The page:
Tonight I went out for a walk and saw Notre Dame burn. You don’t experience something like that and not be changed by it. When I first saw the smoke coming from a church, I had to get my bearings. Was it really Notre Dame? I checked my Maps app and determined that it was. Initially the fire seemed contained to the area of the single spire with the scaffolding surrounding it. Before long, though, the fire engulfed the entire church. You could see it crawling along the roofline. You just knew at some point that single spire was going to succumb. When it collapsed, there were gasps from the crowd. I saw it fall. I am still processing that.
I made my first photograph of the fire at 6:57 p.m. The fire alarm had gone off at 6:30 p.m. In the early moments, there were not many people at the Seine, but eventually the riverside was filled with Parisians, many with tears in their eyes and crying. I realized that this was an historic moment. I turned my attention from the fire to the people and their reactions. This is a tragedy, certainly for the French, but also for the world. I can’t imagine the scene of destruction inside the cathedral. You could see the flames erupting from inside the building. Clearly it was a caldron in there. I couldn’t imagine how the firefighters were tackling this inferno. From my vantage point you couldn’t see any streams of water from fire hoses. The thought that occurred to me was that water from fire hoses would be like spitting in the wind. It’s hard to explain the ferocity and size of that fire.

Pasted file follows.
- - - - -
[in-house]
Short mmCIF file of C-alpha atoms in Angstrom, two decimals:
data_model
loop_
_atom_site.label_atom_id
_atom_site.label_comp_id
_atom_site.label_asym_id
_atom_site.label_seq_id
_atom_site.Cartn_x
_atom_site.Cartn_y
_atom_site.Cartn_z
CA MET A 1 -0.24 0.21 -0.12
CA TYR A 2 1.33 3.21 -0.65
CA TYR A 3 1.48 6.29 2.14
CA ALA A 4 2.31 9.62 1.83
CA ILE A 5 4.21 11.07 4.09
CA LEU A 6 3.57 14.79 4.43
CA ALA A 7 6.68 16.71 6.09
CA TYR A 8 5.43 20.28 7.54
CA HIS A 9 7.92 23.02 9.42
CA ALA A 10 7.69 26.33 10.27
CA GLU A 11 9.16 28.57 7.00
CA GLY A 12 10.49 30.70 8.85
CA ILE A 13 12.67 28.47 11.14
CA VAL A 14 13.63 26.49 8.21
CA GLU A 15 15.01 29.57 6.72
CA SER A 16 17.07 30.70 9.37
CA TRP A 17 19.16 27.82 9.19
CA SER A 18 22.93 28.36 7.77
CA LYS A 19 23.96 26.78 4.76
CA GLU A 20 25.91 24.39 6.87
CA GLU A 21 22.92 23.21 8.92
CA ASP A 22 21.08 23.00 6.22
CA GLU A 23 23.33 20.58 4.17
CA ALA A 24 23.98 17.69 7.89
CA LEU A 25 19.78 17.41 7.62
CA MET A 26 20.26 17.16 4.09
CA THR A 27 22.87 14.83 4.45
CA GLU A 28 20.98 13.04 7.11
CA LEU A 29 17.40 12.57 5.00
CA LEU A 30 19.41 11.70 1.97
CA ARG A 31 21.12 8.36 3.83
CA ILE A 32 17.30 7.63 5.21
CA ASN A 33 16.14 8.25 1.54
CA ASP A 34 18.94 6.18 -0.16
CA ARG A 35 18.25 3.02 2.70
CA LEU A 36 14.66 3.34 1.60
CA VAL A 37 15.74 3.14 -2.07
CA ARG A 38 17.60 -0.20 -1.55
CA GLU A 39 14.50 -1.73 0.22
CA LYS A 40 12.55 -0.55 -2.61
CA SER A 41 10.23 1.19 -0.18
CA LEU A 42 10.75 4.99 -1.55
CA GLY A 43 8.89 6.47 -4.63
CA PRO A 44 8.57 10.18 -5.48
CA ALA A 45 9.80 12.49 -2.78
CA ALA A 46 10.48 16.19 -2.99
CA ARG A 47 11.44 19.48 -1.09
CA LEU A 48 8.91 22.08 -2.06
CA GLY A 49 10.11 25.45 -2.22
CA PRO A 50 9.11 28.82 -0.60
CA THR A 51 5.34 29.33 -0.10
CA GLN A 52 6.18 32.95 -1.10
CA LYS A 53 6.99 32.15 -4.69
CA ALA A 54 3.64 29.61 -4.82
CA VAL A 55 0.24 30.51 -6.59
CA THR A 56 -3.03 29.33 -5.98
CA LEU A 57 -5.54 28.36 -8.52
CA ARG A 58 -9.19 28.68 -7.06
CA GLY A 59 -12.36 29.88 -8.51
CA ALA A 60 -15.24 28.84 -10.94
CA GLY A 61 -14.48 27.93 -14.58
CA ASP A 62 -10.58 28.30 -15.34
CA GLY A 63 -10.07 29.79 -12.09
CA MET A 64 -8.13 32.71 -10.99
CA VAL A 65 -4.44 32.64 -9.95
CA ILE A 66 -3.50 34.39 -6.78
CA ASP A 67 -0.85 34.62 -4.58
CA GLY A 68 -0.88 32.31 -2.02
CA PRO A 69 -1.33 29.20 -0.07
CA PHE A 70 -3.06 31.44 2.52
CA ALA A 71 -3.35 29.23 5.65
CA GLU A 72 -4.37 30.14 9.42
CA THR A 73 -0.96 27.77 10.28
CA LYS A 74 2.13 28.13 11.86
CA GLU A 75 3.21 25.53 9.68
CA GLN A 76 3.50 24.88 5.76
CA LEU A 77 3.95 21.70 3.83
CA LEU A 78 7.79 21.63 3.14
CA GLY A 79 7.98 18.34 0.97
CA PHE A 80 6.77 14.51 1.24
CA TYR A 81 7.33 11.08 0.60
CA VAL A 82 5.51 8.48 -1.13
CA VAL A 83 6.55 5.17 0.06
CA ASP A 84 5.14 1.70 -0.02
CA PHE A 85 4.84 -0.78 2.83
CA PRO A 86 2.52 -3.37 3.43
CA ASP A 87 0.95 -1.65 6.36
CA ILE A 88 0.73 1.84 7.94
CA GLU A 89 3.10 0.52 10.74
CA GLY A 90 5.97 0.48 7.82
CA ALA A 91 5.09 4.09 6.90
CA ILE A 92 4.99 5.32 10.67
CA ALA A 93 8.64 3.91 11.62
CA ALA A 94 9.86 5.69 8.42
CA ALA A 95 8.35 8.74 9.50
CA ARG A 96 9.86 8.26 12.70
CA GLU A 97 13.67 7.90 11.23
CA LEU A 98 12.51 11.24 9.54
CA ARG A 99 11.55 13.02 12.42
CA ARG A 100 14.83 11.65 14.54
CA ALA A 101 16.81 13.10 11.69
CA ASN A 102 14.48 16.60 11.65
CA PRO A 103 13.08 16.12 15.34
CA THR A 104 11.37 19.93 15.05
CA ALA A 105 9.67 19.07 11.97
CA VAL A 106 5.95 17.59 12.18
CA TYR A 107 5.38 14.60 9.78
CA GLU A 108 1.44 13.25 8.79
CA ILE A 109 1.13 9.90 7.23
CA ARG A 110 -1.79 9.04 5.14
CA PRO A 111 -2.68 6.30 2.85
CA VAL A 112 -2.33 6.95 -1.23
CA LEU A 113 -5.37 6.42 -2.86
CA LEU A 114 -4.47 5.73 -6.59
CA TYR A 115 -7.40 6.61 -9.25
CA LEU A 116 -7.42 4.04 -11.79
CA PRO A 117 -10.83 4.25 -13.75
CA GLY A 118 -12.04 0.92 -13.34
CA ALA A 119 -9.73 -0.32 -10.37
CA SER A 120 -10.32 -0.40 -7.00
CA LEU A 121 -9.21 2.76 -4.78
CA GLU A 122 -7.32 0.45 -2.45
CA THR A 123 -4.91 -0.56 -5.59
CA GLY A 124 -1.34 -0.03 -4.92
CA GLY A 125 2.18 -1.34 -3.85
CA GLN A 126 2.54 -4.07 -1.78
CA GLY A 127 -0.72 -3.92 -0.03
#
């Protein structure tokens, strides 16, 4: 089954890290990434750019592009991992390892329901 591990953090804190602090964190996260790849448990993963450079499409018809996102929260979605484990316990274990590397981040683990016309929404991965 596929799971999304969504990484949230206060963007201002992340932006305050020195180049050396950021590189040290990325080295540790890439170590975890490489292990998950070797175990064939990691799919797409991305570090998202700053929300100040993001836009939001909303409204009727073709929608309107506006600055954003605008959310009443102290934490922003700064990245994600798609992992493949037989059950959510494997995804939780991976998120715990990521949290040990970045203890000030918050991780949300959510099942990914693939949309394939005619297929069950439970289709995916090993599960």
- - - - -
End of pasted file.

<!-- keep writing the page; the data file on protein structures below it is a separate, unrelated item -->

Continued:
As a photographer, I felt some responsibility to capture images of this historic event, not for likes or follows, but for posterity’s sake. I had my iPhone X with me and a film camera, the Olympus OM-2s, loaded with black and white film. I did my best.